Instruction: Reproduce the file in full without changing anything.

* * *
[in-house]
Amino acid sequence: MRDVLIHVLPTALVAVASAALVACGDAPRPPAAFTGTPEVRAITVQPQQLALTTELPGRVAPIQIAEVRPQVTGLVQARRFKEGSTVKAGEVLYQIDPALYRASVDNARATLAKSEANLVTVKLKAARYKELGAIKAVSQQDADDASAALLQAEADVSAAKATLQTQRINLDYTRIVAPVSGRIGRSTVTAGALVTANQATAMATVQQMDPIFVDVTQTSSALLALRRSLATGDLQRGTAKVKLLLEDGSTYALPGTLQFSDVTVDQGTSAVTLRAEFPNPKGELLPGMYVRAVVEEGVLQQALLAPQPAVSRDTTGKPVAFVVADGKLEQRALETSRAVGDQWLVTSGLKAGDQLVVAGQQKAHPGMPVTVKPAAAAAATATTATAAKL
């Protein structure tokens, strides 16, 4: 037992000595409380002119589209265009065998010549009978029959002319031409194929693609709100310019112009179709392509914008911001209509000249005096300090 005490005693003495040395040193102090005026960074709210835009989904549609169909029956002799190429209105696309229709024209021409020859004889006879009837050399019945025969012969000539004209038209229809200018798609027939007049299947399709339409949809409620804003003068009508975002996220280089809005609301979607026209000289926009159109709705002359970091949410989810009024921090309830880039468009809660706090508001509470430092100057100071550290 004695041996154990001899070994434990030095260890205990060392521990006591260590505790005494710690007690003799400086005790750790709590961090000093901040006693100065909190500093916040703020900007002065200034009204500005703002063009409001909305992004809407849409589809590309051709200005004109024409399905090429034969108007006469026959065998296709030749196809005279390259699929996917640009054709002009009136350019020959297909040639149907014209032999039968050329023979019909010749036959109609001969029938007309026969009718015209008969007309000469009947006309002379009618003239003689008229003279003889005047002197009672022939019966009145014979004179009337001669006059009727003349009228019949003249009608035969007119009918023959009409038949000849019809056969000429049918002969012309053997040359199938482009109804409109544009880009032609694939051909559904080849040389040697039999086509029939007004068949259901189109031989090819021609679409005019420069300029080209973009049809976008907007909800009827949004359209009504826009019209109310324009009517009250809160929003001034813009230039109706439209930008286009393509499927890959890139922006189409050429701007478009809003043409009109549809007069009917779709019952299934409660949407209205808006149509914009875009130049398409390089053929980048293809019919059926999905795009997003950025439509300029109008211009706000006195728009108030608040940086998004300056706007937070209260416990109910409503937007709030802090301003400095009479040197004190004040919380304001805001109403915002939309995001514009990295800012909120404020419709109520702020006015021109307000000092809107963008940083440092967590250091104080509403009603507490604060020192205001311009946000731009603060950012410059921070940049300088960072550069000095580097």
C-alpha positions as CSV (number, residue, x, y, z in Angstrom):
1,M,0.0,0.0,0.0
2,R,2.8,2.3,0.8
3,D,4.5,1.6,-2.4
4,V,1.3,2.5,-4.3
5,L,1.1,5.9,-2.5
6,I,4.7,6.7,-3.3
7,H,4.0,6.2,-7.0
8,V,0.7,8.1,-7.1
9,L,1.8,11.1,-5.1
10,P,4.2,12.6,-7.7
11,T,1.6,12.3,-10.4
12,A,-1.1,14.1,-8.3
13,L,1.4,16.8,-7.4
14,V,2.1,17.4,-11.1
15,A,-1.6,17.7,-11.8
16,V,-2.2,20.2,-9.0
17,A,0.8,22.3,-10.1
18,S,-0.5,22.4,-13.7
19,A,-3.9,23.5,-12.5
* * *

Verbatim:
[in-house]
Amino acid sequence: MRDVLIHVLPTALVAVASAALVACGDAPRPPAAFTGTPEVRAITVQPQQLALTTELPGRVAPIQIAEVRPQVTGLVQARRFKEGSTVKAGEVLYQIDPALYRASVDNARATLAKSEANLVTVKLKAARYKELGAIKAVSQQDADDASAALLQAEADVSAAKATLQTQRINLDYTRIVAPVSGRIGRSTVTAGALVTANQATAMATVQQMDPIFVDVTQTSSALLALRRSLATGDLQRGTAKVKLLLEDGSTYALPGTLQFSDVTVDQGTSAVTLRAEFPNPKGELLPGMYVRAVVEEGVLQQALLAPQPAVSRDTTGKPVAFVVADGKLEQRALETSRAVGDQWLVTSGLKAGDQLVVAGQQKAHPGMPVTVKPAAAAAATATTATAAKL
């Protein structure tokens, strides 16, 4: 037992000595409380002119589209265009065998010549009978029959002319031409194929693609709100310019112009179709392509914008911001209509000249005096300090 005490005693003495040395040193102090005026960074709210835009989904549609169909029956002799190429209105696309229709024209021409020859004889006879009837050399019945025969012969000539004209038209229809200018798609027939007049299947399709339409949809409620804003003068009508975002996220280089809005609301979607026209000289926009159109709705002359970091949410989810009024921090309830880039468009809660706090508001509470430092100057100071550290 004695041996154990001899070994434990030095260890205990060392521990006591260590505790005494710690007690003799400086005790750790709590961090000093901040006693100065909190500093916040703020900007002065200034009204500005703002063009409001909305992004809407849409589809590309051709200005004109024409399905090429034969108007006469026959065998296709030749196809005279390259699929996917640009054709002009009136350019020959297909040639149907014209032999039968050329023979019909010749036959109609001969029938007309026969009718015209008969007309000469009947006309002379009618003239003689008229003279003889005047002197009672022939019966009145014979004179009337001669006059009727003349009228019949003249009608035969007119009918023959009409038949000849019809056969000429049918002969012309053997040359199938482009109804409109544009880009032609694939051909559904080849040389040697039999086509029939007004068949259901189109031989090819021609679409005019420069300029080209973009049809976008907007909800009827949004359209009504826009019209109310324009009517009250809160929003001034813009230039109706439209930008286009393509499927890959890139922006189409050429701007478009809003043409009109549809007069009917779709019952299934409660949407209205808006149509914009875009130049398409390089053929980048293809019919059926999905795009997003950025439509300029109008211009706000006195728009108030608040940086998004300056706007937070209260416990109910409503937007709030802090301003400095009479040197004190004040919380304001805001109403915002939309995001514009990295800012909120404020419709109520702020006015021109307000000092809107963008940083440092967590250091104080509403009603507490604060020192205001311009946000731009603060950012410059921070940049300088960072550069000095580097």
C-alpha positions as CSV (number, residue, x, y, z in Angstrom):
1,M,0.0,0.0,0.0
2,R,2.8,2.3,0.8
3,D,4.5,1.6,-2.4
4,V,1.3,2.5,-4.3
5,L,1.1,5.9,-2.5
6,I,4.7,6.7,-3.3
7,H,4.0,6.2,-7.0
8,V,0.7,8.1,-7.1
9,L,1.8,11.1,-5.1
10,P,4.2,12.6,-7.7
11,T,1.6,12.3,-10.4
12,A,-1.1,14.1,-8.3
13,L,1.4,16.8,-7.4
14,V,2.1,17.4,-11.1
15,A,-1.6,17.7,-11.8
16,V,-2.2,20.2,-9.0
17,A,0.8,22.3,-10.1
18,S,-0.5,22.4,-13.7
19,A,-3.9,23.5,-12.5